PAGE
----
Trump to UN: No Global Right to Abortion

News: World News
by David Nussman  •  •  September 25, 2019   

American president criticizes globalism, abortion agenda in address to United Nations

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UNITED NATIONS ( - President Donald Trump is calling out the United Nations for promoting abortion.

Addressing the 74th Session of the U.N. General Assembly on Tuesday, the U.S. president condemned globalism and trumpeted nationalism and liberty.

He spoke at one point about the right to life, condemning forces at the United Nations that promote a radical pro-abortion agenda.

"Americans will also never tire of defending innocent life," Trump told international leaders. "We are aware that many United Nations projects have attempted to assert a global right to taxpayer-funded abortion-on-demand, right up until the moment of delivery."

He continued, "Global bureaucrats have absolutely no business attacking the sovereignty of nations that wish to protect innocent life. Like many nations here today, we in America believe that every child, born and unborn, is a sacred gift from God."

Global bureaucrats have absolutely no business attacking the sovereignty of nations that wish to protect innocent life.

The day before Trump's speech, the United States and 18 other countries presented to the United Nations a joint statement saying there is no international right to abortion.

That occurred as part of a meeting at the United Nations, during which U.S. Health and Human Services Secretary Alex Azar spoke out against using ambiguous terms like "reproductive health and rights" as euphemisms for abortion access.

After criticizing the United Nations' promotion of abortion, President Trump discussed Americans' right to bear arms, saying at one point, "The United States will always uphold our constitutional right to keep and bear arms. We will always uphold our Second Amendment."

Promoting nationalism and criticizing globalism were themes the president echoed time and again.

For example, he said of immigration policies, "We recognize the right of every nation in this room to set its own immigration policy in accordance with its national interests, just as we ask other countries to respect our own right to do the same — which we are doing."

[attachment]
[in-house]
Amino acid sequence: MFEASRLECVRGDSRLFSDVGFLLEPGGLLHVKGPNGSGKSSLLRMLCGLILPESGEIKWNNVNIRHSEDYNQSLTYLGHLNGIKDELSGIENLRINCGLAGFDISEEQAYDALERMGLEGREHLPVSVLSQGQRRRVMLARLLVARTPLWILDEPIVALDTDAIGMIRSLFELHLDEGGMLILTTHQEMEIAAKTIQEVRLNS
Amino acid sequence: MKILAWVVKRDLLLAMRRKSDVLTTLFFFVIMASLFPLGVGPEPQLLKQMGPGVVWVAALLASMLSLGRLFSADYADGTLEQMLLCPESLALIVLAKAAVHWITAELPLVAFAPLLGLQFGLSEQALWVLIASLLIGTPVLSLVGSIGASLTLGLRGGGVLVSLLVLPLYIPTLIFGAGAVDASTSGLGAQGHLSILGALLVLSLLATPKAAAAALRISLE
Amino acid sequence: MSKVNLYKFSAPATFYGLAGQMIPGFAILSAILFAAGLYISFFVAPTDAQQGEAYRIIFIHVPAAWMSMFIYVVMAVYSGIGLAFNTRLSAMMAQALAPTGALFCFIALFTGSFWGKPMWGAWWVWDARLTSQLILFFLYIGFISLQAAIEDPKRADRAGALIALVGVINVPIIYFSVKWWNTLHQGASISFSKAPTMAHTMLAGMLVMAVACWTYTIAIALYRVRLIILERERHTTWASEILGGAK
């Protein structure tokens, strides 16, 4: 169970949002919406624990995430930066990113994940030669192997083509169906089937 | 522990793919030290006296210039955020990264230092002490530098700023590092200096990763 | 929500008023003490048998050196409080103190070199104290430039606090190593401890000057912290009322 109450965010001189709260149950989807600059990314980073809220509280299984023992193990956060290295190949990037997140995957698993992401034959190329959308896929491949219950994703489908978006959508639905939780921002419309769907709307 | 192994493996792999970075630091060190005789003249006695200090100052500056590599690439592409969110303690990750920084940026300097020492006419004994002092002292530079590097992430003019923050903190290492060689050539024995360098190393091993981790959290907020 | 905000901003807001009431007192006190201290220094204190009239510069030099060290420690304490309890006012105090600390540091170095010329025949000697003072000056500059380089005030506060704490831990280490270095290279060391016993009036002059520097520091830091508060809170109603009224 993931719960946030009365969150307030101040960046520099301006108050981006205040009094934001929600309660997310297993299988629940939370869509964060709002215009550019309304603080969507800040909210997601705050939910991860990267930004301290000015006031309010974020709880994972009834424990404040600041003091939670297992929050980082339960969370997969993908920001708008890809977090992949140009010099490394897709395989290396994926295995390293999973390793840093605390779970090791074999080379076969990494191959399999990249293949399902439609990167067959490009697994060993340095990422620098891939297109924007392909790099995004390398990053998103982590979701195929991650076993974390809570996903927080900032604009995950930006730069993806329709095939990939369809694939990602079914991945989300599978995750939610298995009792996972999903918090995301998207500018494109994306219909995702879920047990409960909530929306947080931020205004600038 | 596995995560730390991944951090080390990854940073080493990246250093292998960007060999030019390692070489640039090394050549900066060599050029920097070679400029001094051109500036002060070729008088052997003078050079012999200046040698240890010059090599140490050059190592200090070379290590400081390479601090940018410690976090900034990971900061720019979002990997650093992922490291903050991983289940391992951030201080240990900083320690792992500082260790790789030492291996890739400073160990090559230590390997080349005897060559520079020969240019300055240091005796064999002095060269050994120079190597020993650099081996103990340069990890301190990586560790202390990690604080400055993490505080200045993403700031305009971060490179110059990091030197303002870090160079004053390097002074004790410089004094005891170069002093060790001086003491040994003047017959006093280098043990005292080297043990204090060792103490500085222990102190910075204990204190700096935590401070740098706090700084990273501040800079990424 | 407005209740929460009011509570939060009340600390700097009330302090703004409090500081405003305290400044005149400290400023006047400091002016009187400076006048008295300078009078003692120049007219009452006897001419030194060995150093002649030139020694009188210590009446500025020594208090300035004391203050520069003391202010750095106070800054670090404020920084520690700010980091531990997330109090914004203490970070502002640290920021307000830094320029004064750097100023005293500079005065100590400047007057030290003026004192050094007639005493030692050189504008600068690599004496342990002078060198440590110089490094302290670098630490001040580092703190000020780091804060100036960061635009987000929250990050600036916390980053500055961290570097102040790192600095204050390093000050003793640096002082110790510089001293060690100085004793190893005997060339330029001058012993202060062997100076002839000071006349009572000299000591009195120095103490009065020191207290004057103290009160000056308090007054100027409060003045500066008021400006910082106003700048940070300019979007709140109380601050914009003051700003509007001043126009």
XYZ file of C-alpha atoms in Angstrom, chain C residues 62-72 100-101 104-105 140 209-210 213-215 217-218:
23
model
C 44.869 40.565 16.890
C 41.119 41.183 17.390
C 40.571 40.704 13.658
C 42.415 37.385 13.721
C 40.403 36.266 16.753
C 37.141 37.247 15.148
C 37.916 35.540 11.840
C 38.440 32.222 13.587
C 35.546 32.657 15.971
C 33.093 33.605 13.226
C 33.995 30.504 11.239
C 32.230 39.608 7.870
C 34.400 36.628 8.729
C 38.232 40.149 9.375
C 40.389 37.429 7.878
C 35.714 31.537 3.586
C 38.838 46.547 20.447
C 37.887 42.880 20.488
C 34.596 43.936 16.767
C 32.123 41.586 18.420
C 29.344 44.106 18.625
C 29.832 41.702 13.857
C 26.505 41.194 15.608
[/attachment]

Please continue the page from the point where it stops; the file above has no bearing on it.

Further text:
President Trump condemned socialism, citing the crisis in Venezuela as an example of socialism's dangers. He called socialism "the wrecker of nations and destroyer of societies."

As he discussed the situation in Venezuela, cameras pointed to a Venezuelan delegate who opened a book and flipped through it as a gesture of disinterest.

Delegates from North Korea, Iran, China and Venezuela during Trump's speech. (Screenshots from NBC News live-stream)

At other points, the U.S. president warned fellow leaders about the dangers posed by North Korea, Iran and China.

To close out his address on Tuesday, Trump emphasized the role of patriotism in building a better world.

"Patriots see a nation and its destiny in ways no one else can," the U.S. president argued, adding:

Liberty is only preserved, sovereignty is only secured, democracy is only sustained, greatness is only realized by the will and devotion of patriots. In their spirit is found the strength to resist oppression, the inspiration to forge legacy, the goodwill to seek friendship, and the bravery to reach for peace.

Trump remarked, "Love of our nations makes the world better for all nations."

"My fellow leaders," Trump concluded his speech, "the path to peace and progress and freedom and justice and a better world for all humanity begins at home. Thank you, God bless you, God bless the nations of the world and God bless America. Thank you very much."

Love of our nations makes the world better for all nations.

John Zmirak, senior editor of The Stream, contrasted parts of Trump's speech with remarks made by Pope Francis.

For example, Trump told the United Nations why America pulled out of the Human Rights Council (HRC) and does not recognize the International Criminal Court. Zmirak contrasted this with what the Pope said in an in-flight press conference on Sept. 10:

International organizations, when we recognize them and give them the capacity to judge on a global scale — we think of the international tribunal in The Hague or the United Nations — when they make claims, if we are a humanity (a civil forum), we have to obey. It is true that the things that seem right for all humanity will not always be for our pockets, but we must obey international institutions; for this [reason] the United Nations was created, international tribunals were created. (Translated from the Italian transcript.)

Some conservative commentators described President Trump's speech Tuesday as well-worded, thoughtful and articulate.

For instance, Zmirak called the speech "powerful," noting, "This time Trump stuck to the text he'd approved. He spoke of high principles in the tone of a seasoned leader. And the vision he laid ought to inspire us."

K.T. McFarland, former deputy national security advisor to President Trump, believes it was "his best speech by a long shot," arguing that Trump "articulated for the first time in great detail what 'America First' means and what 'Make America Great Again' means."

Other commentators, especially those critical of the current president, argued that Trump's delivery was bland and unenthused. Some speculated he was speaking slowly and plainly to help the U.N. translators.

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